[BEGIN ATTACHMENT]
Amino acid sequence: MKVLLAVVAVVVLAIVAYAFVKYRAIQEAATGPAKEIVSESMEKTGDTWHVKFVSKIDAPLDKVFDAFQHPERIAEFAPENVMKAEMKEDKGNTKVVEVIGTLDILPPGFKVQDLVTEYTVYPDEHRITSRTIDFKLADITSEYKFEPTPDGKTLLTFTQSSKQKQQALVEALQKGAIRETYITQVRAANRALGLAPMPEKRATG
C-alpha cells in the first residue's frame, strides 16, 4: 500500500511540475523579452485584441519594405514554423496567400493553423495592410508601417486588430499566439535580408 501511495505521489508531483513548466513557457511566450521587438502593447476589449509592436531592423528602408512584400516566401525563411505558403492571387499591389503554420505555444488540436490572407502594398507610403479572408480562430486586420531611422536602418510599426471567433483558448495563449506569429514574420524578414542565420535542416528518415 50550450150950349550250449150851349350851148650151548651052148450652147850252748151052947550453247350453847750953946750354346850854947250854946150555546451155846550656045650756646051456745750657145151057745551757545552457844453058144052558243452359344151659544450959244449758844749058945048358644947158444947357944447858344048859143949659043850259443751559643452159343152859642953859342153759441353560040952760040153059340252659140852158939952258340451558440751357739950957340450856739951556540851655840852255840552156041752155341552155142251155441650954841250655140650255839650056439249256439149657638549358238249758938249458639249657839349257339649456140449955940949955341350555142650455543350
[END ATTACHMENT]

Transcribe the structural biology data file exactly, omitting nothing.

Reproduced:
Amino acid sequence: MKVLLAVVAVVVLAIVAYAFVKYRAIQEAATGPAKEIVSESMEKTGDTWHVKFVSKIDAPLDKVFDAFQHPERIAEFAPENVMKAEMKEDKGNTKVVEVIGTLDILPPGFKVQDLVTEYTVYPDEHRITSRTIDFKLADITSEYKFEPTPDGKTLLTFTQSSKQKQQALVEALQKGAIRETYITQVRAANRALGLAPMPEKRATG
C-alpha cells in the first residue's frame, strides 16, 4: 500500500511540475523579452485584441519594405514554423496567400493553423495592410508601417486588430499566439535580408 501511495505521489508531483513548466513557457511566450521587438502593447476589449509592436531592423528602408512584400516566401525563411505558403492571387499591389503554420505555444488540436490572407502594398507610403479572408480562430486586420531611422536602418510599426471567433483558448495563449506569429514574420524578414542565420535542416528518415 50550450150950349550250449150851349350851148650151548651052148450652147850252748151052947550453247350453847750953946750354346850854947250854946150555546451155846550656045650756646051456745750657145151057745551757545552457844453058144052558243452359344151659544450959244449758844749058945048358644947158444947357944447858344048859143949659043850259443751559643452159343152859642953859342153759441353560040952760040153059340252659140852158939952258340451558440751357739950957340450856739951556540851655840852255840552156041752155341552155142251155441650954841250655140650255839650056439249256439149657638549358238249758938249458639249657839349257339649456140449955940949955341350555142650455543350